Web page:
Thepopulation in Australia has grown steadily, but remains relatively small. Most Colombians relatively recently, with 39.6% having arrived between 2012 and 2016 and 27.3% having arrived between 2007 and 2011.1 The majority of Colombian migrants to Australia are of descent and speak Spanish. They are generally quite a young community, with most under the age of 35 (66% as of the 2011 census).2 Their age has influenced their reason for migration, which is commonly to build their skill set, educationally, professionally or culturally.
Colombians often migrate to Australia due to personal reasons, such as seeking economic prosperity, career options, study opportunities and a pathway to improve their English. A lot of Colombian migration is often temporary, with many arriving on student or working holiday visas. Despite common presumptions, the issue of violence in their home country is rarely a motivating factor. As permanent migration is difficult to secure, the goal is often to improve their skill set and bring back the knowledge they have learnt to open up opportunities back in Colombia.
Colombians living in Australia commonly face barriers as employers tend to avoid hiring migrants on short-term visas or student visas. Hence, many Colombians struggle to find a job in their field of employment despite living in Australia for multiple years. They may have to work in jobs below their skill level instead. As of 2011, 32% of employed Colombians worked in clerical or service positions. However, more worked in managerial, professional or associate roles (35%).3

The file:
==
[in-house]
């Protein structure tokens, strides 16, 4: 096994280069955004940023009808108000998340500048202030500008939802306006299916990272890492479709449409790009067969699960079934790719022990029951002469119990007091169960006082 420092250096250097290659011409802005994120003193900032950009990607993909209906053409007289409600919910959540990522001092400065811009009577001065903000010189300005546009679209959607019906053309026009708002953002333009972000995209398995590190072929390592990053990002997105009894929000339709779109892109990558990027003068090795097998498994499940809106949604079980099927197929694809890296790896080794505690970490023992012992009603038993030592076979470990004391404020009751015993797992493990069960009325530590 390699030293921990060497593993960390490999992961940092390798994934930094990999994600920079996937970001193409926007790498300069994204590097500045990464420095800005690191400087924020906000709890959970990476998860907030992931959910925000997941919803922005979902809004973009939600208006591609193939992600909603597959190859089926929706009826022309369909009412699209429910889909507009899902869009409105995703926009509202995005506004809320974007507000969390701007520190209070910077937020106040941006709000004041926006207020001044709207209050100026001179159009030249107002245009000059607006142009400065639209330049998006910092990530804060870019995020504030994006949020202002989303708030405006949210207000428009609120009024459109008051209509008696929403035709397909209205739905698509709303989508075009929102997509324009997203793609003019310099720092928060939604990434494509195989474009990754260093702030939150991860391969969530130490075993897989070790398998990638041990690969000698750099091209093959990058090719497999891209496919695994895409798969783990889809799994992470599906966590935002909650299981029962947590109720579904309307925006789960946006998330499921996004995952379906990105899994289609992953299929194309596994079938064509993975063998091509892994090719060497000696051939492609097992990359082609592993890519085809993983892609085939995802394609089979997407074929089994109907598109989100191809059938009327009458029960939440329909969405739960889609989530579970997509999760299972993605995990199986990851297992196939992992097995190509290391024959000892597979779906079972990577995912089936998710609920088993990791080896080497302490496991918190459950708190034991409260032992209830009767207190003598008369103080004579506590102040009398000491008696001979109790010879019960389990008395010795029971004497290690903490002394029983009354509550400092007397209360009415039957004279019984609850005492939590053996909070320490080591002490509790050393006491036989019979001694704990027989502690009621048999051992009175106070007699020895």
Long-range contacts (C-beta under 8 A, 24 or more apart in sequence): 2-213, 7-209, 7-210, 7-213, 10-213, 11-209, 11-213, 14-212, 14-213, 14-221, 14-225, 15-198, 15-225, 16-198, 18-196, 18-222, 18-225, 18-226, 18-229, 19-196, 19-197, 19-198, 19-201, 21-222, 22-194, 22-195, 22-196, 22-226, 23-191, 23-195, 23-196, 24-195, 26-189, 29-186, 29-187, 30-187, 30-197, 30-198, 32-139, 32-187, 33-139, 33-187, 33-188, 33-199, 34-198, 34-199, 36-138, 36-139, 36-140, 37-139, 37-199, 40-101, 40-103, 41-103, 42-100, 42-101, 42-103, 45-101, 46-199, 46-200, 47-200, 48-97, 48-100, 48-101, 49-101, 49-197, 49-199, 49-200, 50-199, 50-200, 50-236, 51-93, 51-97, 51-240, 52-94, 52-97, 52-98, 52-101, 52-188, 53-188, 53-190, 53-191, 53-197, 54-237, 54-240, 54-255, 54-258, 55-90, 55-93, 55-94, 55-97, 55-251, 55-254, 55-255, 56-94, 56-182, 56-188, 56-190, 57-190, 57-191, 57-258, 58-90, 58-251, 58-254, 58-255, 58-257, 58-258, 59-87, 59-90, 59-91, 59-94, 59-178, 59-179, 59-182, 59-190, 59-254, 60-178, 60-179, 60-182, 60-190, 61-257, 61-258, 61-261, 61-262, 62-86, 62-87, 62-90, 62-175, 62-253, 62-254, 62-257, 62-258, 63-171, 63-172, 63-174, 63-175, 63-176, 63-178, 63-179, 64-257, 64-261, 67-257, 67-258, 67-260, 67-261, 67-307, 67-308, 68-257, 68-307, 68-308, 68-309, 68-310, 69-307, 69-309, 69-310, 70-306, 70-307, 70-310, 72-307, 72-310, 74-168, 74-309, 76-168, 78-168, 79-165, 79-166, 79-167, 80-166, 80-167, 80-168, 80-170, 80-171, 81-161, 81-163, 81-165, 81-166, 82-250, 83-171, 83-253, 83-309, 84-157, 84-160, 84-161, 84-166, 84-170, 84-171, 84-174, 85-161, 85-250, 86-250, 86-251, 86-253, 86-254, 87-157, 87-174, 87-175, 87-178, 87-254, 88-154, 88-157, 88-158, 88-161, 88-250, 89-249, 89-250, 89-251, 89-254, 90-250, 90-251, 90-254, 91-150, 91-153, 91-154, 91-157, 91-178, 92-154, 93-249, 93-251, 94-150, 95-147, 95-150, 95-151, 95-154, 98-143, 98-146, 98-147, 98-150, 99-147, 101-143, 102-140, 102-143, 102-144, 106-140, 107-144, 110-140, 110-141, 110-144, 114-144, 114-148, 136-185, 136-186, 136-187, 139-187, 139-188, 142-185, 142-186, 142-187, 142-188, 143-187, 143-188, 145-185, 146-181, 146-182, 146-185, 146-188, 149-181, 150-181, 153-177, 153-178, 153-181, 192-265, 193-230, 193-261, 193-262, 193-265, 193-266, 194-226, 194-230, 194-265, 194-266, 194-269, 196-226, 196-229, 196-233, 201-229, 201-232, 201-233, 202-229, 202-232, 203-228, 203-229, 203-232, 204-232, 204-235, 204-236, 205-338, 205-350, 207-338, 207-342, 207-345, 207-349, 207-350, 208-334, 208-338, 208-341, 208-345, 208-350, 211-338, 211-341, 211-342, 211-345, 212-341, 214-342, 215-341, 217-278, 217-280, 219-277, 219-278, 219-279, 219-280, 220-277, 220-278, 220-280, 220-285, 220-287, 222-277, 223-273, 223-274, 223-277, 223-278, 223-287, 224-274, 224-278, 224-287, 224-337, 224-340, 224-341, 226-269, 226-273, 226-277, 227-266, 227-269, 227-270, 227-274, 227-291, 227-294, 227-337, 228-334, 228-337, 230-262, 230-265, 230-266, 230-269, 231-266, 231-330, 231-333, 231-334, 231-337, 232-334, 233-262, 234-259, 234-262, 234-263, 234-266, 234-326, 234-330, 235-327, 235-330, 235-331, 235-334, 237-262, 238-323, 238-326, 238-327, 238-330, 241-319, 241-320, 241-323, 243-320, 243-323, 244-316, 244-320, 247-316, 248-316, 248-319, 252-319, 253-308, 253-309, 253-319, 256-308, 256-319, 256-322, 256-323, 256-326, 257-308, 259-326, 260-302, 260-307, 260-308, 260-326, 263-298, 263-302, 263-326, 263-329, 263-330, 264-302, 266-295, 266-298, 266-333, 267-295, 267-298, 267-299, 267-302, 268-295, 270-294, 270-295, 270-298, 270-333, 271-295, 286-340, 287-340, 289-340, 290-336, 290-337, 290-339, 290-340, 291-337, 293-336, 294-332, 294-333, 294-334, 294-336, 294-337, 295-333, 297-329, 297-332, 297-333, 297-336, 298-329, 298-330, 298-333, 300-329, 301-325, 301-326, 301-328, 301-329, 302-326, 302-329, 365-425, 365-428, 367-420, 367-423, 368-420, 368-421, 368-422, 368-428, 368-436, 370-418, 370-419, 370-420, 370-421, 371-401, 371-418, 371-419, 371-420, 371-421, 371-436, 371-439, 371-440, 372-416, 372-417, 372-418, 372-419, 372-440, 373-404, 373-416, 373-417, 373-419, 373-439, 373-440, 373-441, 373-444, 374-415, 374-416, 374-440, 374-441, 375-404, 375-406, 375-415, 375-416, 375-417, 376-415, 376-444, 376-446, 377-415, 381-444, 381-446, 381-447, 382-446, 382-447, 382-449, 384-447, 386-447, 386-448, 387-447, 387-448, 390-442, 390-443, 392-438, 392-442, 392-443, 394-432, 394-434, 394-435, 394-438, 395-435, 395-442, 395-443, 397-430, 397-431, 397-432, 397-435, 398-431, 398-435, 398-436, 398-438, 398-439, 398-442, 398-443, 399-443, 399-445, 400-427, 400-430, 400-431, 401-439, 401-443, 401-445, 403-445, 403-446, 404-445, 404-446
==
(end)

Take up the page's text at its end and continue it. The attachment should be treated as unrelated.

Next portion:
Most Colombians in Australia maintain a very strong connection to their family and home, often visiting frequently. Only 4.2% have one or both parents living in Australia, indicating they are often the first generation in their family to migrate from their country of origin. This speaks to the intrepid nature of the general demographic of Colombians in Australia, and perhaps partially explains the temporary nature of most of their stays.
The 2016 Australian census reported that 67.5% of Colombians living in Australia identified as Catholic whilst 17.4% did not identify with a religion. Christianity (left undefined) was the next biggest religious affiliation (5.8%), followed by the Pentecostal Church (1.9%). A further 4.4% identified with some other religion or variation of Christianity.4
1 Department of Home Affairs, 2016
2 Department of Immigration and Citizenship, 2015
3 Department of Immigration and Citizenship, 2015
4 Department of Home Affairs, 2016